11 Ways to Keep the Time Change From Disrupting Your Sleep

How to Avoid Losing Sleep From Daylight Saving Time

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How to Avoid Losing Sleep From Daylight Saving Time
Adene Sanchez/istockphoto

Sleeping Through It

Daylight saving time begins March 13, with clocks leaping forward an hour — robbing us of a precious hour of weekend sack time. The beginning of daylight saving time is considered harder to handle than its end, but either can be disruptive for the third of adults who suffer temporary insomnia from any sudden change in schedule. Here are some free or inexpensive techniques to help handle the time shift.

Related: This Is Why Getting a Good Night's Sleep Is Harder as You Get Older

How Long is the Inspection?

Ease In

Instead of shifting a full hour all at once, some people could benefit from gradual adjustments — maybe 15 minutes a day — to let the body's internal clock ease into a new schedule.

Related: 9 Things Robbing You of Sleep, and How to Beat Them

Take Naps

Take a Nap

Taking short naps of 15 to 20 minutes can ease the transition from daylight saving time, said Dr. Raj Dasgupta of the University of Southern California's Keck School of Medicine and the American Academy of Sleep Medicine. He noted that some people use "caffeine naps" in which they have some coffee or tea and take a nap immediately. When they wake up 20 minutes or so later, they feel extra refreshed from the nap and the caffeine that has taken effect in the meantime. 

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Get More Sun

Get Your Sun

Over the winter, the shorter days and changing weather mean less daylight. It also means less opportunity to soak up some vitamin D, which plays an important role in maintaining circadian rhythms. Get outdoors and take in as much sun as possible in the colder weather, starting first thing in the morning.

Related: 13 Essential Sun Safety Tips for Seniors

Shut Down Electronics Early
Avoid Blue Light

See the Screen Through Orange-Colored Glasses

For those who can't avoid or resist screen time just before bedtime, there are other options. Apps such as Flux counteract the blue light by giving computer screens a warmer glow in the evening. Phones increasingly do this automatically, or have a setting that can be activated. Same goes for bigger devices and computers.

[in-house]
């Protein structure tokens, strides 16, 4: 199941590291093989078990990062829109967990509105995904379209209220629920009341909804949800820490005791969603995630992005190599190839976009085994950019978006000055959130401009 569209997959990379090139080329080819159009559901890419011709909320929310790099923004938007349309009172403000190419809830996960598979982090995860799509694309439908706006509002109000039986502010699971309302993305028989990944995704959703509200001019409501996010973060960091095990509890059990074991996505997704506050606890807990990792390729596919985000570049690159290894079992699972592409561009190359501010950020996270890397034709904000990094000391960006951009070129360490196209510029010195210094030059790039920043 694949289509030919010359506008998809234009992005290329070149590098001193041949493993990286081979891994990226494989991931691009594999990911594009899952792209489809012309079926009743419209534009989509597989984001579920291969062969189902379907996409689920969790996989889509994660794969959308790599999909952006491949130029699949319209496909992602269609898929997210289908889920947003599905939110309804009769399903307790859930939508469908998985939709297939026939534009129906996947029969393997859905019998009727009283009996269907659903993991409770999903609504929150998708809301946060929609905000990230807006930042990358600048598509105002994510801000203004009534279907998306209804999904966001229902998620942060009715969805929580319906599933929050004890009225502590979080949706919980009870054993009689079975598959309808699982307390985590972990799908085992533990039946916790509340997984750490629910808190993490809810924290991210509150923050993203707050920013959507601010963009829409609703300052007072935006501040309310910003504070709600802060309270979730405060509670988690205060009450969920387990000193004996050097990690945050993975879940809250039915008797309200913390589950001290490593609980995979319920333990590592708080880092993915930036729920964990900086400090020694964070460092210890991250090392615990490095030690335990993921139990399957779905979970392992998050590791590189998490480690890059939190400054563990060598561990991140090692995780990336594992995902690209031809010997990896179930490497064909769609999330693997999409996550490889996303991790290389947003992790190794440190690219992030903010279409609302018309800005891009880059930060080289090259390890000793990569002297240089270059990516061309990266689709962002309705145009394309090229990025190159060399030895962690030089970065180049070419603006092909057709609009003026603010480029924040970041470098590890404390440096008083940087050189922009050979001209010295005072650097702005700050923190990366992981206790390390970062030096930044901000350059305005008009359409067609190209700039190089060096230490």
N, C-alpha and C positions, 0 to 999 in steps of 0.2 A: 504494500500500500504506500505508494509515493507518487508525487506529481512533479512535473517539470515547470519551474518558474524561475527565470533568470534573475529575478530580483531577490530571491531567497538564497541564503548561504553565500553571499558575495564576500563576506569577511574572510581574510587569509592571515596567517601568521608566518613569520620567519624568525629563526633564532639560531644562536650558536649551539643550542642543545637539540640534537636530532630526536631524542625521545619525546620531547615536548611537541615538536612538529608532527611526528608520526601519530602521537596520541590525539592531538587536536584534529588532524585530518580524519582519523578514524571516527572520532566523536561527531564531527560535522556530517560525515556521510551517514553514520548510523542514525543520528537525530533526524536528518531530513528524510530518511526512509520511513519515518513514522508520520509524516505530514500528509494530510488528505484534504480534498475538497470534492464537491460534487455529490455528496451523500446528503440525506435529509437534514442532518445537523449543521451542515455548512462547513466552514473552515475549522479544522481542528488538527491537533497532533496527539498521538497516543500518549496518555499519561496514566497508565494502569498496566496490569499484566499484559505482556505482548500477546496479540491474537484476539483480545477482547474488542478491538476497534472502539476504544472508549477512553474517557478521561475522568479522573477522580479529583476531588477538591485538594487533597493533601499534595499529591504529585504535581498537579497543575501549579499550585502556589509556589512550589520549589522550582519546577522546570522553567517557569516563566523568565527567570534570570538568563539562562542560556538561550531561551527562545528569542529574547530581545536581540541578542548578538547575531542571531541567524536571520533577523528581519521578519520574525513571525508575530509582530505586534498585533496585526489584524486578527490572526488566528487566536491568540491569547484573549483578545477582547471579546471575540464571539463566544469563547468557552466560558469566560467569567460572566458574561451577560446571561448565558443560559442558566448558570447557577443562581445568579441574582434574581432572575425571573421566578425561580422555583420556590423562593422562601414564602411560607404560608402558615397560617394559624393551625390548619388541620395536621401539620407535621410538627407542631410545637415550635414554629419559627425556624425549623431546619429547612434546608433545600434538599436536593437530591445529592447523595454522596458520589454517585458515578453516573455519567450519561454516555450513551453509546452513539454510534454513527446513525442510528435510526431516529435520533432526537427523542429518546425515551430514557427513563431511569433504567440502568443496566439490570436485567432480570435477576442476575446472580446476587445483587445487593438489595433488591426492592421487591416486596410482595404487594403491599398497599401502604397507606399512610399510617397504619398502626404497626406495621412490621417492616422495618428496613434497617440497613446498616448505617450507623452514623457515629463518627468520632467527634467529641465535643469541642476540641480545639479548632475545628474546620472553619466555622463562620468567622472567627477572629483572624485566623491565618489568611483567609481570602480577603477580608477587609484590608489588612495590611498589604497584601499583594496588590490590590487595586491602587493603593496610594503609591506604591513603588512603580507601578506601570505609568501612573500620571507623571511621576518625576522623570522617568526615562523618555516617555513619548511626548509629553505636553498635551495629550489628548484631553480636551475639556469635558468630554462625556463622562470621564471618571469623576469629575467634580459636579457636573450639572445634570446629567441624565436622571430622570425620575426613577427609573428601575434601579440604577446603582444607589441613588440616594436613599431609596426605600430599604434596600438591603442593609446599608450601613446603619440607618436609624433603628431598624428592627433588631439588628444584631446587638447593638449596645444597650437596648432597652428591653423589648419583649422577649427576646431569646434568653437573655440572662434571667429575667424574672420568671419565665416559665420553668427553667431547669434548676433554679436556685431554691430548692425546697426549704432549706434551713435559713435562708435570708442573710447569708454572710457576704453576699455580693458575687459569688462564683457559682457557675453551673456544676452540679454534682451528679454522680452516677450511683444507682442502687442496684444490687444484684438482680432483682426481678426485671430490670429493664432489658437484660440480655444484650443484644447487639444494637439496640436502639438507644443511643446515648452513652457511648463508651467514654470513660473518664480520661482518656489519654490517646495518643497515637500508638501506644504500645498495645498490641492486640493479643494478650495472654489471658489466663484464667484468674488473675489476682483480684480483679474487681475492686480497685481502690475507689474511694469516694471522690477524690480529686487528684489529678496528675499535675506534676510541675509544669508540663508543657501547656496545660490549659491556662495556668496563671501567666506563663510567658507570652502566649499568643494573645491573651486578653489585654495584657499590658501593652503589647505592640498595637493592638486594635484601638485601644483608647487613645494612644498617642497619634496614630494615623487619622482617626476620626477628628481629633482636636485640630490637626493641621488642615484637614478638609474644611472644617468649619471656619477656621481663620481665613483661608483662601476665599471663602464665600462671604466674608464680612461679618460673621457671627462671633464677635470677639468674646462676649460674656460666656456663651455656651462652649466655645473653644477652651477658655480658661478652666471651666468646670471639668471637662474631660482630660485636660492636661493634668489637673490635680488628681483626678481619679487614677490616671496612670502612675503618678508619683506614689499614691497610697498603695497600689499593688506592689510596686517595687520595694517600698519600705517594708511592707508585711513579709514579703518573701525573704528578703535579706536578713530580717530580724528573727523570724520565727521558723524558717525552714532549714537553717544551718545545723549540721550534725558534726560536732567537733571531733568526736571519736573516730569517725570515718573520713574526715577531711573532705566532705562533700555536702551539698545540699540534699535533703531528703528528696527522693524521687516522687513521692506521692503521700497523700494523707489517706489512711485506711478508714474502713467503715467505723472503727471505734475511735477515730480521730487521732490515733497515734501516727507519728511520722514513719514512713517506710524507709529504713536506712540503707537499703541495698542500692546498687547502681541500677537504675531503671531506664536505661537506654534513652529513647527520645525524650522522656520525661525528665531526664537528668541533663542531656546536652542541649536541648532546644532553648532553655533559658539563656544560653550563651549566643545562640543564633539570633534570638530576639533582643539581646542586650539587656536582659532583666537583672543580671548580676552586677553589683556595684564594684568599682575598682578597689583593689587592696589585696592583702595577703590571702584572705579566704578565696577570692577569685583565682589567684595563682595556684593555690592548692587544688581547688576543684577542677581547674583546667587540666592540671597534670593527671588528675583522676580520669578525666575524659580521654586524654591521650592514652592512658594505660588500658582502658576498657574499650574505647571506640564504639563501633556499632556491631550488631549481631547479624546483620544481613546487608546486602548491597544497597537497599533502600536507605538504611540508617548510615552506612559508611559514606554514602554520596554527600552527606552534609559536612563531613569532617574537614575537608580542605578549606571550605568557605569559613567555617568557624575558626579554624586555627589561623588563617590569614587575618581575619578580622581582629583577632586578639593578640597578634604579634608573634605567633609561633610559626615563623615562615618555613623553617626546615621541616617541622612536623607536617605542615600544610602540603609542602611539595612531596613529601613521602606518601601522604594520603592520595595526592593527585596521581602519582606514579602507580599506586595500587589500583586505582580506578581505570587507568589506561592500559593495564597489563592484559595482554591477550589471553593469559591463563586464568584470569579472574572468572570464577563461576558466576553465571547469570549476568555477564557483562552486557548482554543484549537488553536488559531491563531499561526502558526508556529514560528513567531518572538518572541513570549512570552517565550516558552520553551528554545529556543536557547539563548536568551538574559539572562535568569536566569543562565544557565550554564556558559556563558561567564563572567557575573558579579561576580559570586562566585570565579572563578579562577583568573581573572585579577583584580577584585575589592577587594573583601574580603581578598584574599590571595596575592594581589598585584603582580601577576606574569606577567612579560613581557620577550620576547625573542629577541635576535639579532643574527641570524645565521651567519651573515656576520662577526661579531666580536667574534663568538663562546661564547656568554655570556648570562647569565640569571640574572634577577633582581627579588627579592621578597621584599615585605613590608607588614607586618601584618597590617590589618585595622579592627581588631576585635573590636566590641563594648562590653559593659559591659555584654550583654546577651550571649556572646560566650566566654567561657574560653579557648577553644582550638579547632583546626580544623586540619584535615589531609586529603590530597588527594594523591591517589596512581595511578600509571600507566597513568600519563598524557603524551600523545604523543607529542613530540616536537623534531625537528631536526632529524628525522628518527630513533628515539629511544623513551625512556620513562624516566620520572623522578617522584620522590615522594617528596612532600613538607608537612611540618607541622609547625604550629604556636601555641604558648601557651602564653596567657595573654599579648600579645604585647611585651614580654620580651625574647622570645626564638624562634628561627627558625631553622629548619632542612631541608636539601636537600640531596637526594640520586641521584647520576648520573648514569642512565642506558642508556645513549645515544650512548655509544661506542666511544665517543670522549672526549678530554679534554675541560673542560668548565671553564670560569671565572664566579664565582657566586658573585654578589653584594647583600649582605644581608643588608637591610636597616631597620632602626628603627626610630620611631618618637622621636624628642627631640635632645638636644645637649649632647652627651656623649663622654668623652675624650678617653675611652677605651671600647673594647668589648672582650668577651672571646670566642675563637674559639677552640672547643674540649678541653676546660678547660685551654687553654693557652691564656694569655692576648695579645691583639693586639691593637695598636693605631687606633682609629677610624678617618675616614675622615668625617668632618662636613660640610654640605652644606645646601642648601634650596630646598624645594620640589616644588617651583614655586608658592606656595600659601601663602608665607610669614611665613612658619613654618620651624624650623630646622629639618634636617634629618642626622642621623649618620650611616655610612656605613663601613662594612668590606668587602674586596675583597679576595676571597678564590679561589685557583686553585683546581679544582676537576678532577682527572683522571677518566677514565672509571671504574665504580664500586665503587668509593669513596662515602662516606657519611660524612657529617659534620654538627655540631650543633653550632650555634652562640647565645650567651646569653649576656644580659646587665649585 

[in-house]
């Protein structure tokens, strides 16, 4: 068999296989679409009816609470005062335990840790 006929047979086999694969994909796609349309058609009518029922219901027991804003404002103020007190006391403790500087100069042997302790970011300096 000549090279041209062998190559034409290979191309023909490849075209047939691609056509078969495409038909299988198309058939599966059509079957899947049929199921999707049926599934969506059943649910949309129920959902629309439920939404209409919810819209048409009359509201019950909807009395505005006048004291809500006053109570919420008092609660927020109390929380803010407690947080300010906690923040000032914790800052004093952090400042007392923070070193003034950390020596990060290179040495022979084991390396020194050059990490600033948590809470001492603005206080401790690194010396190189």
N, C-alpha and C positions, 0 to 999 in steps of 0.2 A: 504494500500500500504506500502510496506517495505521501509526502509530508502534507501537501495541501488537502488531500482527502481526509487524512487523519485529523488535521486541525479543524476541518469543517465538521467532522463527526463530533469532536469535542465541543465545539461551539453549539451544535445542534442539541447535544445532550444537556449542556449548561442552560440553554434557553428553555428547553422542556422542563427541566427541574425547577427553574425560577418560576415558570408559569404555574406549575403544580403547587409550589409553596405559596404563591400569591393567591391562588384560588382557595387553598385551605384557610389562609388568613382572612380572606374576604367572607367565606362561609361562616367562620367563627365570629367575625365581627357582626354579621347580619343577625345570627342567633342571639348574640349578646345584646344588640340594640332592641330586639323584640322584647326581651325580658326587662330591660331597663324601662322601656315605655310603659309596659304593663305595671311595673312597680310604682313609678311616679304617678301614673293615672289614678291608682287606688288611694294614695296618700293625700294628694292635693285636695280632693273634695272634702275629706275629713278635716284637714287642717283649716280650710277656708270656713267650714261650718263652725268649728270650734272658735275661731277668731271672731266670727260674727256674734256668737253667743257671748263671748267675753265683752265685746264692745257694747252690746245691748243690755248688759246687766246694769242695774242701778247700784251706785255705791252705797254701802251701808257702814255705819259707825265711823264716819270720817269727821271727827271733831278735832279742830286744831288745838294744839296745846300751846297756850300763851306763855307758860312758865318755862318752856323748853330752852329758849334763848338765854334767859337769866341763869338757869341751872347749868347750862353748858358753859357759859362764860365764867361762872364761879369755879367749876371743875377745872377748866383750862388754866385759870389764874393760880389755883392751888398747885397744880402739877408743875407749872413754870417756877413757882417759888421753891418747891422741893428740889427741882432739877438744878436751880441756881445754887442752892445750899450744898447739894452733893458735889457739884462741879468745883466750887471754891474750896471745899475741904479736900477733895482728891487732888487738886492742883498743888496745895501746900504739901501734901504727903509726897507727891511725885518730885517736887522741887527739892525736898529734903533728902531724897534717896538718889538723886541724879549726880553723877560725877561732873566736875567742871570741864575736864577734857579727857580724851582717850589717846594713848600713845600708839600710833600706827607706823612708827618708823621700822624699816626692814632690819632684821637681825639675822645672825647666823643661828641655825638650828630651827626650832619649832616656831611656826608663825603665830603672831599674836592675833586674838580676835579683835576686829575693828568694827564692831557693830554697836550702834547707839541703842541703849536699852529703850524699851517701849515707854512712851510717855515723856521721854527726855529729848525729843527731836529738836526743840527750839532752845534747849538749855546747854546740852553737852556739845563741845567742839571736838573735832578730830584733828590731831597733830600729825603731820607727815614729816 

Related: 100 Tech Products That Will Make Your Life Easier

You are a Small Business Owner While Selling a Home

Keep the Bedroom an Ideal Temperature

People love to feel cozy and warm in bed, but the best room temperature for slumber is 60 to 67 degrees, according to the National Sleep Foundation. Setting the thermostat in this range helps body temperatures drop, which facilitates deeper sleep. Babies and toddlers should have the temperature slightly higher in their rooms — 65 to 70 degrees.

Related: 18 Ways to Keep Warm Without Turning Up the Heat

Make Time for Exercise
Get Extra Magnesium
George Dolgikh/shutterstock

Get Extra Magnesium

People with difficulty sleeping may have too little magnesium in their diet. Buy a supplement at a drugstore or health-food store, or simply eat foods such as pumpkin seeds, almonds, leafy green vegetables, and fish — they're all high in magnesium.

Related: 7 Cheap Ways to Fight Migraines

Consider Melatonin
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Consider Melatonin

Supplements of melatonin, a hormone that helps regulate sleep cycles, can ease travel-related and short-term schedule changes, according to Mayo Clinic. But there's no precise recommended dosage for non-pharmaceutical sleep aids and plenty of variability in effectiveness, Dasgupta said.

Related: Feeling Anxious? Try This Calming Yoga Sequence

Try Valerian Root

Try Valerian Root

The herb valerian, often taken in tea or capsules, has helped with sleep and anxiety problems for centuries. Studies suggest it has an effect similar to medicines such as Xanax and Valium, but weaker. It's also not known to be addictive and has fewer side effects. Still, even something as gentle as valerian should be approved by a doctor first, especially for anyone who fears interaction with another drug.

Related: 21 Signs That Your Worrying Could Be an Anxiety Disorder

Cut Down on Alcohol